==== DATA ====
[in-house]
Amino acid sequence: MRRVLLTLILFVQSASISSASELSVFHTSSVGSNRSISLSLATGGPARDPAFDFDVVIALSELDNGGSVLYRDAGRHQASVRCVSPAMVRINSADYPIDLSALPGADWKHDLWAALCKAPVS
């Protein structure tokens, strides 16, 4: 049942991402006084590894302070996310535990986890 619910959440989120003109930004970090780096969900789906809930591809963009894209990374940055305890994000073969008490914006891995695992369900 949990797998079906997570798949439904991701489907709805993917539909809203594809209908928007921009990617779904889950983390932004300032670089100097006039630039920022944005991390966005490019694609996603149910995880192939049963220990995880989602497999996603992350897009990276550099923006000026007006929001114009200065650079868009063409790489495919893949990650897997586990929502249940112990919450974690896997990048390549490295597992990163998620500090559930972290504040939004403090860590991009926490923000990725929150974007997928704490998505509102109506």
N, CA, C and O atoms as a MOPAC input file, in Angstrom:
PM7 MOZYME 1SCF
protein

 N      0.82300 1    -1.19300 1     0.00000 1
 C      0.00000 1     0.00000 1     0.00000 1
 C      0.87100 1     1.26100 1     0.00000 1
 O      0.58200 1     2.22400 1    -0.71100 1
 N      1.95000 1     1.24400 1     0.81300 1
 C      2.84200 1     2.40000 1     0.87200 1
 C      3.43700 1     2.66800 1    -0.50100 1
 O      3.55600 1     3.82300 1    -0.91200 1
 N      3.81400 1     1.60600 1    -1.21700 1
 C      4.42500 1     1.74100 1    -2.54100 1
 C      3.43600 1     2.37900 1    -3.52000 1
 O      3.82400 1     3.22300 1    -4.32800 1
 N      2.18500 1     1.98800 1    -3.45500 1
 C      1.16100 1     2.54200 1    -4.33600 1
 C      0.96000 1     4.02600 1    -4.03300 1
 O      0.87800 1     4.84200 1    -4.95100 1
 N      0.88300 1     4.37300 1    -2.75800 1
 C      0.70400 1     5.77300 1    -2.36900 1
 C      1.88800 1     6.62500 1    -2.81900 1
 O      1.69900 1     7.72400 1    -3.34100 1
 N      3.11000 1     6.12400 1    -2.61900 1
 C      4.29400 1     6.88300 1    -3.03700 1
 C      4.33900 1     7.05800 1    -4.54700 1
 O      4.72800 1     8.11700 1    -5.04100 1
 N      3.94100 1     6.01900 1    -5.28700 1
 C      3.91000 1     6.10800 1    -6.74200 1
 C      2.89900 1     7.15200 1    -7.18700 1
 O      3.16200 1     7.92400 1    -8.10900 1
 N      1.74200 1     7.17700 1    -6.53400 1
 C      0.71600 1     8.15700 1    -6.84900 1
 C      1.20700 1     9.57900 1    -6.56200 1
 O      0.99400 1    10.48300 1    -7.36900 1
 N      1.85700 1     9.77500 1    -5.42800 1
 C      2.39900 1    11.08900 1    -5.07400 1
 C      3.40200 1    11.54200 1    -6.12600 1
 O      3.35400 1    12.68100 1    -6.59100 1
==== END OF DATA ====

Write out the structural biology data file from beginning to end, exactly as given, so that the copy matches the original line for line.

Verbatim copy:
[in-house]
Amino acid sequence: MRRVLLTLILFVQSASISSASELSVFHTSSVGSNRSISLSLATGGPARDPAFDFDVVIALSELDNGGSVLYRDAGRHQASVRCVSPAMVRINSADYPIDLSALPGADWKHDLWAALCKAPVS
């Protein structure tokens, strides 16, 4: 049942991402006084590894302070996310535990986890 619910959440989120003109930004970090780096969900789906809930591809963009894209990374940055305890994000073969008490914006891995695992369900 949990797998079906997570798949439904991701489907709805993917539909809203594809209908928007921009990617779904889950983390932004300032670089100097006039630039920022944005991390966005490019694609996603149910995880192939049963220990995880989602497999996603992350897009990276550099923006000026007006929001114009200065650079868009063409790489495919893949990650897997586990929502249940112990919450974690896997990048390549490295597992990163998620500090559930972290504040939004403090860590991009926490923000990725929150974007997928704490998505509102109506």
N, CA, C and O atoms as a MOPAC input file, in Angstrom:
PM7 MOZYME 1SCF
protein

 N      0.82300 1    -1.19300 1     0.00000 1
 C      0.00000 1     0.00000 1     0.00000 1
 C      0.87100 1     1.26100 1     0.00000 1
 O      0.58200 1     2.22400 1    -0.71100 1
 N      1.95000 1     1.24400 1     0.81300 1
 C      2.84200 1     2.40000 1     0.87200 1
 C      3.43700 1     2.66800 1    -0.50100 1
 O      3.55600 1     3.82300 1    -0.91200 1
 N      3.81400 1     1.60600 1    -1.21700 1
 C      4.42500 1     1.74100 1    -2.54100 1
 C      3.43600 1     2.37900 1    -3.52000 1
 O      3.82400 1     3.22300 1    -4.32800 1
 N      2.18500 1     1.98800 1    -3.45500 1
 C      1.16100 1     2.54200 1    -4.33600 1
 C      0.96000 1     4.02600 1    -4.03300 1
 O      0.87800 1     4.84200 1    -4.95100 1
 N      0.88300 1     4.37300 1    -2.75800 1
 C      0.70400 1     5.77300 1    -2.36900 1
 C      1.88800 1     6.62500 1    -2.81900 1
 O      1.69900 1     7.72400 1    -3.34100 1
 N      3.11000 1     6.12400 1    -2.61900 1
 C      4.29400 1     6.88300 1    -3.03700 1
 C      4.33900 1     7.05800 1    -4.54700 1
 O      4.72800 1     8.11700 1    -5.04100 1
 N      3.94100 1     6.01900 1    -5.28700 1
 C      3.91000 1     6.10800 1    -6.74200 1
 C      2.89900 1     7.15200 1    -7.18700 1
 O      3.16200 1     7.92400 1    -8.10900 1
 N      1.74200 1     7.17700 1    -6.53400 1
 C      0.71600 1     8.15700 1    -6.84900 1
 C      1.20700 1     9.57900 1    -6.56200 1
 O      0.99400 1    10.48300 1    -7.36900 1
 N      1.85700 1     9.77500 1    -5.42800 1
 C      2.39900 1    11.08900 1    -5.07400 1
 C      3.40200 1    11.54200 1    -6.12600 1
 O      3.35400 1    12.68100 1    -6.59100 1